Although the epigraph of Damon Galgut’s novel is taken from Chekhov, it is the ghost of Graham Greene that hovers most palpably over The Good Doctor, and even in the cadence of its title. In particular, The Quiet American, Greene’s depiction of the cynical British journalist Fowler’s entanglement with Pyle, the misguided American idealist, in 1950s Vietnam, echoes through Galgut’s postcolonial narrative. The Good Doctor is the first-person account by Frank Eloff Jr., a doctor at a remote and forgotten hospital in a former South African homeland, of his peculiar friendship with one Laurence Waters. This latter, a “bland, biscuit-coloured young man, almost a boy still,” is the novel’s namesake, whose naïve passion and idealism stand in notable, and oft-noted, contrast to Frank’s embittered resignation. Of course, the tale’s irony lies in the fact that it is Frank as much as Laurence whose projections and miscalculations bring tragedy to their lives. While Laurence may seem blithely, ahistorically optimistic, Frank sees the world through the bleak prism of the “old” South Africa; and both perspectives, the novel would seem to suggest, are pernicious.
Galgut, perhaps again mindful of Greene, writes taut and compelling prose. The novel is slight–barely more than 200 pages–and yet feels freighted with mystery and moment, replete with significant incident. Whether in fact the apparently significant is necessarily meaningful is one of Frank’s preoccupations: At one point, he dismisses the new South Africa as mere “words and symbols” with little faith in either; and yet the matter of the narrative, Frank’s very telling, would suggest otherwise. From the outset, the hospital is described as “a strange twilight place, halfway between nothing and somewhere,” where “for the few of us still remaining, life went on between twin poles of banality and violence.” The rural landscape, initially beloved by Frank for “the fertility and fecundity of it, the life it gave off,” has come to seem “oppressive and somehow threatening. Nothing could be maintained here, nothing stayed the same…. You could not clear a place in the forest and expect to find it again two weeks later.” In short, the very buildings and foliage have transformed into symbols: Like language, they speak. But what they say depends, radically, upon the listener.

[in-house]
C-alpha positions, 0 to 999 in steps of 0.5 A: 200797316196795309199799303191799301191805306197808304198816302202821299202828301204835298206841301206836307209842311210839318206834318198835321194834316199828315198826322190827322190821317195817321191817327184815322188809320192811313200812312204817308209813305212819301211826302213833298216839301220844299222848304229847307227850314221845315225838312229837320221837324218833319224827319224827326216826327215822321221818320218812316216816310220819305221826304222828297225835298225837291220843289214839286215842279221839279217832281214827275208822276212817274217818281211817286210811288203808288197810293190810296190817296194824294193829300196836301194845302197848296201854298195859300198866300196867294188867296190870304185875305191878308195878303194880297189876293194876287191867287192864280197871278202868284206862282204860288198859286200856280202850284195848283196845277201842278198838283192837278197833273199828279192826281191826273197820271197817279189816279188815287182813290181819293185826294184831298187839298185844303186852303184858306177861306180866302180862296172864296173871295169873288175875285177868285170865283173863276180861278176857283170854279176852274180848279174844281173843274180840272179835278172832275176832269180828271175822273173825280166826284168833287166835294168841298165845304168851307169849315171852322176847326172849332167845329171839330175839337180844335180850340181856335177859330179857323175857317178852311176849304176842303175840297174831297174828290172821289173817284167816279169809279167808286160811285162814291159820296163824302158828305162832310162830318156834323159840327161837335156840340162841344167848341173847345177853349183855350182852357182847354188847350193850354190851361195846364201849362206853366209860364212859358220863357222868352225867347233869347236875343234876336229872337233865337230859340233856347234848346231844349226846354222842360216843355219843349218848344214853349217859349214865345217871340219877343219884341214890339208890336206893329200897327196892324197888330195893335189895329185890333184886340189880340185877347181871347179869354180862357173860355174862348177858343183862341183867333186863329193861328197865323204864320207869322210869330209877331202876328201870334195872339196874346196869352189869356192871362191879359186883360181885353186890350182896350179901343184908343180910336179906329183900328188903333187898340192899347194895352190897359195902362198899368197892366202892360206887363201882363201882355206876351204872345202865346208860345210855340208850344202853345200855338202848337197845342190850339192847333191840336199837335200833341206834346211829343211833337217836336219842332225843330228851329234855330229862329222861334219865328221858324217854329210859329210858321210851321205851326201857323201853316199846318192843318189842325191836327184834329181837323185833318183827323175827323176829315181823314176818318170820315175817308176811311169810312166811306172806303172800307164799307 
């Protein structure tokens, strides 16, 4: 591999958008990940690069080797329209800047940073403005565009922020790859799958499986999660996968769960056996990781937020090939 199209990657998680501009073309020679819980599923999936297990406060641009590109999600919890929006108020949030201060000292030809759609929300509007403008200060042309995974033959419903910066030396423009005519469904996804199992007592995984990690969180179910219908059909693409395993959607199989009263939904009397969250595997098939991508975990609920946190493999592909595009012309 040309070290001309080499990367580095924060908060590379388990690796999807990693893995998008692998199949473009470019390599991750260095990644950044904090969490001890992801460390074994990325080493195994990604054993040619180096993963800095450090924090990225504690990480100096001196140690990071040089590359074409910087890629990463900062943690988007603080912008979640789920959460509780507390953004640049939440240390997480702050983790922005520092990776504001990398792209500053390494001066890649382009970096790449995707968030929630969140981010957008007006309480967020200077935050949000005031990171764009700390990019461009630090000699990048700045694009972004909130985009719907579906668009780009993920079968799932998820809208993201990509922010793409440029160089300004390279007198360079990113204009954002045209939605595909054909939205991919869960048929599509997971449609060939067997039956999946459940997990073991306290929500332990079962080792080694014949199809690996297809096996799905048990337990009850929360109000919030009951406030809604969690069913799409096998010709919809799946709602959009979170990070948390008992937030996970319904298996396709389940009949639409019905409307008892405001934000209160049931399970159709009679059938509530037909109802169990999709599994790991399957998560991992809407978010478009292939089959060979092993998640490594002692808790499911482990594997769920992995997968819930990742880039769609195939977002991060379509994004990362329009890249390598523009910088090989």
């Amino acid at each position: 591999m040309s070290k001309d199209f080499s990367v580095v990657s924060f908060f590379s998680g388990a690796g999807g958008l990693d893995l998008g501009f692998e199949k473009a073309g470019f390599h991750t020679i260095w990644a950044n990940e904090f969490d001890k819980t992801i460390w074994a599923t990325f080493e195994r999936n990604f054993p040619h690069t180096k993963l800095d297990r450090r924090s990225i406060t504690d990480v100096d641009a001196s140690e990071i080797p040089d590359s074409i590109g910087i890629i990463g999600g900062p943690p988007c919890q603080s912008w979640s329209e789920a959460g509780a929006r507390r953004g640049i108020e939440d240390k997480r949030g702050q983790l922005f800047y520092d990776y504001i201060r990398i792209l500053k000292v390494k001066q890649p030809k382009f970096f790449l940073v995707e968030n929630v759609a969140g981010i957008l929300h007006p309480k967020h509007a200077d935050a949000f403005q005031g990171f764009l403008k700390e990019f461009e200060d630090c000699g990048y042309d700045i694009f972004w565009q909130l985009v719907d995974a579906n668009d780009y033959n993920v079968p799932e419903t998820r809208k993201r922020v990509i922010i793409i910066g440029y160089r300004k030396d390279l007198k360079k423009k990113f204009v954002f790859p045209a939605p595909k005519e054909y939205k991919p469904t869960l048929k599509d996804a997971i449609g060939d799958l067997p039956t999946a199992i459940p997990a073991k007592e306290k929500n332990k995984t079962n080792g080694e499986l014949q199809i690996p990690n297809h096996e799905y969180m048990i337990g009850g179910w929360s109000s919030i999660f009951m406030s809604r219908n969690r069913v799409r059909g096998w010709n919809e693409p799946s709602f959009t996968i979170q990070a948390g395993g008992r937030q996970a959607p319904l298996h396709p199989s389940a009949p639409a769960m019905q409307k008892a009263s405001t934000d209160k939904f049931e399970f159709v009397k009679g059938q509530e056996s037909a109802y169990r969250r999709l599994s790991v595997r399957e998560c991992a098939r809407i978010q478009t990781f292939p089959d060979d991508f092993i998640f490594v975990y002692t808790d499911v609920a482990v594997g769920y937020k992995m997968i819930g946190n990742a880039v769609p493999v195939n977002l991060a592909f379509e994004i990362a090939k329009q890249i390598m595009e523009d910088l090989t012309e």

Frank Eloff, we learn, has been “six or seven” years in this isolated hospital, a (curiously vague) duration that corresponds, very nearly, to that of the “new” nation itself. Abandoned by his wife, Karen, who took up with his medical partner, best friend and former army buddy, Mike, Frank fled Johannesburg for the hinterland, a willful escape to “a ghost town” on the tenuous and ever-unfulfilled promise that the hospital’s director, Dr. Ruth Ngema, would move on and pass her position to him. Unlike the idealistic Laurence, who has fashioned a moving personal narrative–which proves, fascinatingly, to be fictional–in order to justify his choice of profession, Frank is a doctor by default, the son of a prominent celebrity medic whose early bravery in treating victims of a mining accident led to hosting a medical quiz show on television. (This is the one moment where the novel strains credulity: Who can conceive of a successful medical quiz show?) “I imagined not only that I wanted to be like him, but that it would be easy to do,” Frank observes. “But of course it hadn’t happened like that…” In abandoning his failed marriage and his urban practice, Frank has also left behind the comforts of the traditional prosperous white South African life: a world of luxuries, maid service and powerful connections. Karen carps, at one point, “Don’t you think it’s time to come back to civilization?… Do you think we feel sorry for you? Mike says you like to suffer to get attention.”